Jump to content


Photo

T and D sensitivity for B&W film stock?


  • Please log in to reply
4 replies to this topic

#1 Christian Schonberger

Christian Schonberger
  • Basic Members
  • PipPipPip
  • 175 posts
  • Sound Department
  • Lisbon

Posted 27 March 2016 - 09:43 AM

Hello group,

 

Just one Q: why are there two different ASA values for black and white film stock (tungsten and daylight)? I understand that for color film stock since filters are used (either 80A or 85, both taking away light), but what about black and white? Is it the color temperature (say: 3200 vs. 5000-ish Kelvin) that directly affects the sensitivity/film speed?

 

Any reply appreciated,

Christian

 

 


  • 0

#2 Dirk DeJonghe

Dirk DeJonghe
  • Basic Members
  • PipPipPipPip
  • 605 posts
  • Industry Rep
  • Kortrijk,Belgium

Posted 27 March 2016 - 10:45 AM

Yes, colour temperature influences the sensitivity.


  • 0

#3 Christian Schonberger

Christian Schonberger
  • Basic Members
  • PipPipPip
  • 175 posts
  • Sound Department
  • Lisbon

Posted 27 March 2016 - 11:16 AM

Yes, colour temperature influences the sensitivity.

Thanks for the information. That explains it.

 

Christian


  • 0

#4 Mark Dunn

Mark Dunn
  • Basic Members
  • PipPipPipPip
  • 2342 posts
  • Other
  • London

Posted 27 March 2016 - 11:59 AM

Tungsten light is redder. B/W panchromatic film is a bit less sensitive to red so the speed is reduced by about 1/3 stop.

Before the 1920s film was almost insensitive to red (orthochromatic). Pan was a great advance in the rendering of skin tones.


  • 1

#5 Christian Schonberger

Christian Schonberger
  • Basic Members
  • PipPipPip
  • 175 posts
  • Sound Department
  • Lisbon

Posted 27 March 2016 - 01:21 PM

Tungsten light is redder. B/W panchromatic film is a bit less sensitive to red so the speed is reduced by about 1/3 stop.

Before the 1920s film was almost insensitive to red (orthochromatic). Pan was a great advance in the rendering of skin tones.

Thanks Mark. Yep, I remember panchromatic B/W film from the old days of photography (a few of my friends had their own labs at home) and the use of color filters to dramatically change the result. I prefer color film stock for motion pictures I am planning on. I do like fine grain B/W though - for example to make the (motion) film equivalent of fine art photography. Never found anything except test or unfinished footage though - and a Super 8mm film (shot on Canon double Super8 - surprisingly clean, sharp and steady) that won a Super 8mm short film contest way back in 1981, projected with a Bauer T 610. B/W also still pops up in music videos here and there. For some reason always in slow songs. Perhaps because it is more suitable to establish a certain mood (or period feel) and to focus on textures and lighting as opposed to fast moving subjects....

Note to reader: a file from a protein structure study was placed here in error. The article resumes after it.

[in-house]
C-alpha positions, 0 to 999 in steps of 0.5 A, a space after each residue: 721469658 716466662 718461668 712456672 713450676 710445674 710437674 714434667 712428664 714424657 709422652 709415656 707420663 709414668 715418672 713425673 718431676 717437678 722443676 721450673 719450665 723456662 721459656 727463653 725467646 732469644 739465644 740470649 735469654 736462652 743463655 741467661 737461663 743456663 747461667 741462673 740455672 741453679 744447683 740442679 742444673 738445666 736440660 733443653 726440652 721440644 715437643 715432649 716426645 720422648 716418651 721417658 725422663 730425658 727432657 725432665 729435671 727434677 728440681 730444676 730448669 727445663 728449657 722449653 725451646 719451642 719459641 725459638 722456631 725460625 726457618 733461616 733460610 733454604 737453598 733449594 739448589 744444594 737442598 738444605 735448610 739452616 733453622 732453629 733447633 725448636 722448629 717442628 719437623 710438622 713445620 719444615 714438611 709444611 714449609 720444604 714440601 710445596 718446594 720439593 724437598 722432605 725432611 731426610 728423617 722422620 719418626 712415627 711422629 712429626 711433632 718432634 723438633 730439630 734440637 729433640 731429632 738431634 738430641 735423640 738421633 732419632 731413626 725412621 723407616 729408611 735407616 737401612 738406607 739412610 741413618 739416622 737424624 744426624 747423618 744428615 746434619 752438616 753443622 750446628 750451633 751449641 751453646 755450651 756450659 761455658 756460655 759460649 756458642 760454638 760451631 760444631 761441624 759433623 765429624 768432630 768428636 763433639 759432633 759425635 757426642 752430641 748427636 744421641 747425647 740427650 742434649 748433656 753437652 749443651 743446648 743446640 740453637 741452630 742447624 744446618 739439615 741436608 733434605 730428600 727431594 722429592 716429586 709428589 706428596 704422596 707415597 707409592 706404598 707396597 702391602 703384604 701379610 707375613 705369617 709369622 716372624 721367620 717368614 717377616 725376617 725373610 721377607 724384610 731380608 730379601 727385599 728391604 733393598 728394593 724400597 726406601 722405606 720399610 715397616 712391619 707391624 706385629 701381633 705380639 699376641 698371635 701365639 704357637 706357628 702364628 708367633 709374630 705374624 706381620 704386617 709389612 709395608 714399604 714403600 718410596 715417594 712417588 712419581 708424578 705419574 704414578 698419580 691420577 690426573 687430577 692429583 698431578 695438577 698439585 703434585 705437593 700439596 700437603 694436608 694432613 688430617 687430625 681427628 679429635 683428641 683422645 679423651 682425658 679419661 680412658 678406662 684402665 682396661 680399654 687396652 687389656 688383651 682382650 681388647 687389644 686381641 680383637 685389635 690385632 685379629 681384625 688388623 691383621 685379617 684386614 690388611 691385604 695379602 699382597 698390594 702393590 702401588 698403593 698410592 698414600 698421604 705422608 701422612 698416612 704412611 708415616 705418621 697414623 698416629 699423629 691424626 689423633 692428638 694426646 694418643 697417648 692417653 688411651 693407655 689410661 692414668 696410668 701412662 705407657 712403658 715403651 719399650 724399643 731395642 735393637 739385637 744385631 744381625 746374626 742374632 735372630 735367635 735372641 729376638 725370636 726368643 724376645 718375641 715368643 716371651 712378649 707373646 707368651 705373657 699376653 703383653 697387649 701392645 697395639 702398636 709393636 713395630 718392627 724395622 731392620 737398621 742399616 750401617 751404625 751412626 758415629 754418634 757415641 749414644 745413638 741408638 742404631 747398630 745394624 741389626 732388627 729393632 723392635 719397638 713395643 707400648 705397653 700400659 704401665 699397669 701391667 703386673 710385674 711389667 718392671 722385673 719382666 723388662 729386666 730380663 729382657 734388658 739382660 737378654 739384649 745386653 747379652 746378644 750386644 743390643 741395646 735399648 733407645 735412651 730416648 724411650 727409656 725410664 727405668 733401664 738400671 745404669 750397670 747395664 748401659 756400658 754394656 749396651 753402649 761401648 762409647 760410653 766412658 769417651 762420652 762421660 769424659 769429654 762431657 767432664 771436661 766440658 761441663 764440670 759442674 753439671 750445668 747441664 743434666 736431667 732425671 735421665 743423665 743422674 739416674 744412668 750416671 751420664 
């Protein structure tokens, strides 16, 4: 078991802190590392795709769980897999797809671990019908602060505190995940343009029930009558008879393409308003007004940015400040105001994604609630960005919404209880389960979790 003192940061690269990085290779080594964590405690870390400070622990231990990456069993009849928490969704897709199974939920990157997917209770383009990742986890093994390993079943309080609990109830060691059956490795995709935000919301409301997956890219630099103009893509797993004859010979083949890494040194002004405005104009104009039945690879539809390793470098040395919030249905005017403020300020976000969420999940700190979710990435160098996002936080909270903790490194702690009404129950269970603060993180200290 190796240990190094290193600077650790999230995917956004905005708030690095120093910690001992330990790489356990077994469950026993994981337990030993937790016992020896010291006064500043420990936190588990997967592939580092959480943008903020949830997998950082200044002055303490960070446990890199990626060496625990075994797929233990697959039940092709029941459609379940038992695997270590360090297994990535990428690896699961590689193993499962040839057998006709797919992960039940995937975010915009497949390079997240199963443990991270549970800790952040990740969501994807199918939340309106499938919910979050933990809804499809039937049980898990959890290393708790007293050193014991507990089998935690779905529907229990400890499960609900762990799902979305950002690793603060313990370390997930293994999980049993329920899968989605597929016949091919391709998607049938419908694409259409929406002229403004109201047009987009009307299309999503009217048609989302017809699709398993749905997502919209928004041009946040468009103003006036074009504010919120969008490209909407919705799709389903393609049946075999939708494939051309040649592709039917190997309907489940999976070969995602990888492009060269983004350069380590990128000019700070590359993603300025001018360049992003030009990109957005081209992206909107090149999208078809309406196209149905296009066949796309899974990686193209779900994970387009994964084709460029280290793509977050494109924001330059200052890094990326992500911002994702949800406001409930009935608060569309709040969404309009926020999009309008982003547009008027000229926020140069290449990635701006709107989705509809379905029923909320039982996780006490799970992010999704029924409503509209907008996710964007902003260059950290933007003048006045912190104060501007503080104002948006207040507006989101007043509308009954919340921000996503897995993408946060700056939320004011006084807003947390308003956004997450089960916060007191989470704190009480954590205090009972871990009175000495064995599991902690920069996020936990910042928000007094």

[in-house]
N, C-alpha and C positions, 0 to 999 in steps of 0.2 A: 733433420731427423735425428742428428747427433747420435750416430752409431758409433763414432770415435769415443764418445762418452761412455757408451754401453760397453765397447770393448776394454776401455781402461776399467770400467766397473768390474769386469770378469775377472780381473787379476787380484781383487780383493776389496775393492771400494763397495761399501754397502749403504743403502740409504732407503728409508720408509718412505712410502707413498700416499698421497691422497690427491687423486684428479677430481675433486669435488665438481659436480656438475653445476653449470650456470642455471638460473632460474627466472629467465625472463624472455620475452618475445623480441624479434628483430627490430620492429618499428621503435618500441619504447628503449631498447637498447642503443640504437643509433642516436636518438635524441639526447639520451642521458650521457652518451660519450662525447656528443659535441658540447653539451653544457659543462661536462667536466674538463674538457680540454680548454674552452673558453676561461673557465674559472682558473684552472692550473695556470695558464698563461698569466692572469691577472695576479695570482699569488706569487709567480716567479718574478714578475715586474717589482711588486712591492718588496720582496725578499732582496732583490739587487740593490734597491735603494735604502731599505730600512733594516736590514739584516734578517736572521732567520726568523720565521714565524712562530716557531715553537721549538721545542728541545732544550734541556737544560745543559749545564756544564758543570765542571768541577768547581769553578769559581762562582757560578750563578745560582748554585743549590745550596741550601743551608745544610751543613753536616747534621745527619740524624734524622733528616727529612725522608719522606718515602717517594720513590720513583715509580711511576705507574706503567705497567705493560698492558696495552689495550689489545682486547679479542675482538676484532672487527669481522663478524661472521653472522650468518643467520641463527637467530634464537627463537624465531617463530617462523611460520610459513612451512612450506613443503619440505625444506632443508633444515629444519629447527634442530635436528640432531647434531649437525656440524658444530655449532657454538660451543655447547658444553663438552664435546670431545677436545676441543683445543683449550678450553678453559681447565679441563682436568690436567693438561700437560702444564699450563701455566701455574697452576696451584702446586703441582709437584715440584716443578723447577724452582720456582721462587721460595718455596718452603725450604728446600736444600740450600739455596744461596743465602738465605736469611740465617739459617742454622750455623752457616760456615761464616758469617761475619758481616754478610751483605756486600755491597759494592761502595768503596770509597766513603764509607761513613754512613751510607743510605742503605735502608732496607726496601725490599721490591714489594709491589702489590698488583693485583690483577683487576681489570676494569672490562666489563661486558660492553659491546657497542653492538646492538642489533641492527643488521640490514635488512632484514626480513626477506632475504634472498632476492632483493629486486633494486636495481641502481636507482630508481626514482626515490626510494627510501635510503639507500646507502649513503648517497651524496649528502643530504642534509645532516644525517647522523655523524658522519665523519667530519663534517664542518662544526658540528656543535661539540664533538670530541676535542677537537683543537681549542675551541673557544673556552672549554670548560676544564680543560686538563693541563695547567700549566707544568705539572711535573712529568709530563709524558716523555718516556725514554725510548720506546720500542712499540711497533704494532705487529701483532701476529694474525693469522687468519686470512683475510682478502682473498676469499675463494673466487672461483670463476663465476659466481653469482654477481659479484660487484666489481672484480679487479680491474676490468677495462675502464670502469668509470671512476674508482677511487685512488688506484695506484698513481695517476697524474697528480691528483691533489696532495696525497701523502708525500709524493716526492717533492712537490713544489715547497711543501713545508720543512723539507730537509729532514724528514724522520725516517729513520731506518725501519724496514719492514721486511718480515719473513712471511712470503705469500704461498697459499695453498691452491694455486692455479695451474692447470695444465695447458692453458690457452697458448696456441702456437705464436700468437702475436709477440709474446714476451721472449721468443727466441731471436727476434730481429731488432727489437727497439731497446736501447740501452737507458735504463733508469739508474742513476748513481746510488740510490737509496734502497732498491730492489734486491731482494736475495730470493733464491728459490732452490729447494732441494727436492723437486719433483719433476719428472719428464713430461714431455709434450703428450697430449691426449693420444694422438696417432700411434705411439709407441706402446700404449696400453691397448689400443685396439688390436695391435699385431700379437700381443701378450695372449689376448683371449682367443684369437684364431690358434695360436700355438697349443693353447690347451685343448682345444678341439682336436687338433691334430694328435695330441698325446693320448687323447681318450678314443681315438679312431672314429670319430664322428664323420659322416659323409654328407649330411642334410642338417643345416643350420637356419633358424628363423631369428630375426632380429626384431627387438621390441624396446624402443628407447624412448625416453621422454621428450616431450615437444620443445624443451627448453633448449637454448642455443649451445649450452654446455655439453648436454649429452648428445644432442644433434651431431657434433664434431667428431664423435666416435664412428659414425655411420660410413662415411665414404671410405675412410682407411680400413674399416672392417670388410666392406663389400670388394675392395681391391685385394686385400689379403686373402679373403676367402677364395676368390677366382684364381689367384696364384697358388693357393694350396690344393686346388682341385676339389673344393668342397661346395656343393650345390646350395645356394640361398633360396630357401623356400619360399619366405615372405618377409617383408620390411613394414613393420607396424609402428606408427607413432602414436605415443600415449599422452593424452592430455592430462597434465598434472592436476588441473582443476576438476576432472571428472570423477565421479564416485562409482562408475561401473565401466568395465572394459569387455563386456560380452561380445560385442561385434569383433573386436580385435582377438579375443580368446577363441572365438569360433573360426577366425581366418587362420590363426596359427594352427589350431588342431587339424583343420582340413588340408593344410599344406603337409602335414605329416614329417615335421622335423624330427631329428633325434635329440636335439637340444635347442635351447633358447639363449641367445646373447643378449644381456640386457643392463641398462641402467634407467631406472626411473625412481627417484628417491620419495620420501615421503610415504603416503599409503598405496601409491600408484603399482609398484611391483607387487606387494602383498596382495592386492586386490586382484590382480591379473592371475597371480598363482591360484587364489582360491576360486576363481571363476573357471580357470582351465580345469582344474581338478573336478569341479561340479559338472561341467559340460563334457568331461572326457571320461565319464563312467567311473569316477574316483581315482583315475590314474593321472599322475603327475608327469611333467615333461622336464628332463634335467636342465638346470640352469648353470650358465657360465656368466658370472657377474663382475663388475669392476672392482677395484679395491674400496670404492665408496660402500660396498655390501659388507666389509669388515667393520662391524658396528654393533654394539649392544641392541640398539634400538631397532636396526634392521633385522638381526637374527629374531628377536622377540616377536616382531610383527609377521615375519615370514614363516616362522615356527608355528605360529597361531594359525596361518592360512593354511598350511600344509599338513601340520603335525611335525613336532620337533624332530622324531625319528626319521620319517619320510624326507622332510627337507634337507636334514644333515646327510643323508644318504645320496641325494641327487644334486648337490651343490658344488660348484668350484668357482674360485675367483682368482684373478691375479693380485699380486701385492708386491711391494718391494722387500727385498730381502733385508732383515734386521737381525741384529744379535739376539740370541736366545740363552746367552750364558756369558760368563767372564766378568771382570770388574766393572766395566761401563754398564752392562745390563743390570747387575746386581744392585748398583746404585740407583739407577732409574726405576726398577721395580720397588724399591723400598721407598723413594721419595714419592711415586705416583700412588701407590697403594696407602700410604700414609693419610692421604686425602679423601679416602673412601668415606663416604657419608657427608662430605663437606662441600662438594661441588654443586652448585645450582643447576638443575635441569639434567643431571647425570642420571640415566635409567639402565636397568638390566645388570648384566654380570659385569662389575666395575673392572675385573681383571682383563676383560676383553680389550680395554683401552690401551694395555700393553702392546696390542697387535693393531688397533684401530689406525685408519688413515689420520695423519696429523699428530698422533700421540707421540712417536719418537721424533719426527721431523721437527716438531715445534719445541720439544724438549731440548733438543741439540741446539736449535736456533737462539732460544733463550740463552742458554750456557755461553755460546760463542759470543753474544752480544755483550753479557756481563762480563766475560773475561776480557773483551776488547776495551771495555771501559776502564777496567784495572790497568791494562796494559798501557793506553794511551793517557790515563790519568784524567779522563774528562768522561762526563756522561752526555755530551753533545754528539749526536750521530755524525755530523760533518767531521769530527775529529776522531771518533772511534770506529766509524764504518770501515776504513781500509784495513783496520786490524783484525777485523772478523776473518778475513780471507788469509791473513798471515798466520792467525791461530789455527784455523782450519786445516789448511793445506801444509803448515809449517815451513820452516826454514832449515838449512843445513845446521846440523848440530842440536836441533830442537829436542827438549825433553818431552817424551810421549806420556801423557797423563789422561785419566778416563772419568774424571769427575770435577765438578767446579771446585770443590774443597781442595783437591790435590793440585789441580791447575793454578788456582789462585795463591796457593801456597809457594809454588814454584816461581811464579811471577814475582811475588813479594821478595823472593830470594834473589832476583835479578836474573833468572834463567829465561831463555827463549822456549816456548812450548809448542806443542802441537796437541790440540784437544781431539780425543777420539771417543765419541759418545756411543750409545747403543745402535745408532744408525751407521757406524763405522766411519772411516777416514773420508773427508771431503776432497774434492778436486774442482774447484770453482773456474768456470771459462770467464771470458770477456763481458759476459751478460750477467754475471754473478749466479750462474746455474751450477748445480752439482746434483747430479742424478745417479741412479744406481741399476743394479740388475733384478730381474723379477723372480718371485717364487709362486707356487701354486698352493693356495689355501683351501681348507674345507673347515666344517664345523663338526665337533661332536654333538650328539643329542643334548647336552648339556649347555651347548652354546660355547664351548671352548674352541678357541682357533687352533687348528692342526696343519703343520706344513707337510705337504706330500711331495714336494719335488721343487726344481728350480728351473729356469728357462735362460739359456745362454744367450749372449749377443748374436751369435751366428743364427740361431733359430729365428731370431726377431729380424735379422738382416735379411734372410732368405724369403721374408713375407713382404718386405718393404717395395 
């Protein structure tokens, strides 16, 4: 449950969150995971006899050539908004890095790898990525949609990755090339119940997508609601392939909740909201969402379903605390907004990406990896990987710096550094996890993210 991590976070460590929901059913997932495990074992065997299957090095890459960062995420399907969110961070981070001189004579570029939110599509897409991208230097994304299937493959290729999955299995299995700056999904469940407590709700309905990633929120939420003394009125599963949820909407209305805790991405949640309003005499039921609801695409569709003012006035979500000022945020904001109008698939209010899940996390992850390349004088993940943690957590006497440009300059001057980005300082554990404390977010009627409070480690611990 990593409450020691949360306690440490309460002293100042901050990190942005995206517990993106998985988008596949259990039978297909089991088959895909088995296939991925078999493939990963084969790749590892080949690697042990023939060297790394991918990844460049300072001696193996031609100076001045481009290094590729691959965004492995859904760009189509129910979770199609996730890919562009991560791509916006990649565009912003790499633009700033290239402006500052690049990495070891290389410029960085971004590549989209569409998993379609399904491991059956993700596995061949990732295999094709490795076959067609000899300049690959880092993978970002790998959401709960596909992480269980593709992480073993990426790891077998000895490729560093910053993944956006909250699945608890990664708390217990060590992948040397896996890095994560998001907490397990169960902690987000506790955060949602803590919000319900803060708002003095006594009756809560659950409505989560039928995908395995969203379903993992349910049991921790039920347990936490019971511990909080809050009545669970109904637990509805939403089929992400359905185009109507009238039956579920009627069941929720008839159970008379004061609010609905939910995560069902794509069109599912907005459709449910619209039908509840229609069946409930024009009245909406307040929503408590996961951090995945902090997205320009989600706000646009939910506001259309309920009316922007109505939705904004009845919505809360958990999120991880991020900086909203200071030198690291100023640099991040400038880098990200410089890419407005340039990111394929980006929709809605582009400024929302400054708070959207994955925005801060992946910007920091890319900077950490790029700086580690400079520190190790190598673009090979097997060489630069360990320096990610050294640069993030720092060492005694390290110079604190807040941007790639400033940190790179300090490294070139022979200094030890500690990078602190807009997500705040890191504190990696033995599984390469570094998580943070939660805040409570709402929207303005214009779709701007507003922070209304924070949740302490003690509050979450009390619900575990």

Cheers,

Christian


  • 0


Wooden Camera

Paralinx LLC

Visual Products

Ritter Battery

CineTape

Rig Wheels Passport

rebotnix Technologies

FJS International, LLC

Willys Widgets

Abel Cine

Glidecam

CineLab

Aerial Filmworks

Media Blackout - Custom Cables and AKS

Metropolis Post

Gamma Ray Digital Inc

The Slider

Technodolly

Broadcast Solutions Inc

Tai Audio

Aerial Filmworks

Gamma Ray Digital Inc

Wooden Camera

Rig Wheels Passport

Willys Widgets

Media Blackout - Custom Cables and AKS

rebotnix Technologies

The Slider

Tai Audio

Technodolly

Paralinx LLC

Visual Products

CineLab

Glidecam

Ritter Battery

Broadcast Solutions Inc

FJS International, LLC

CineTape

Abel Cine

Metropolis Post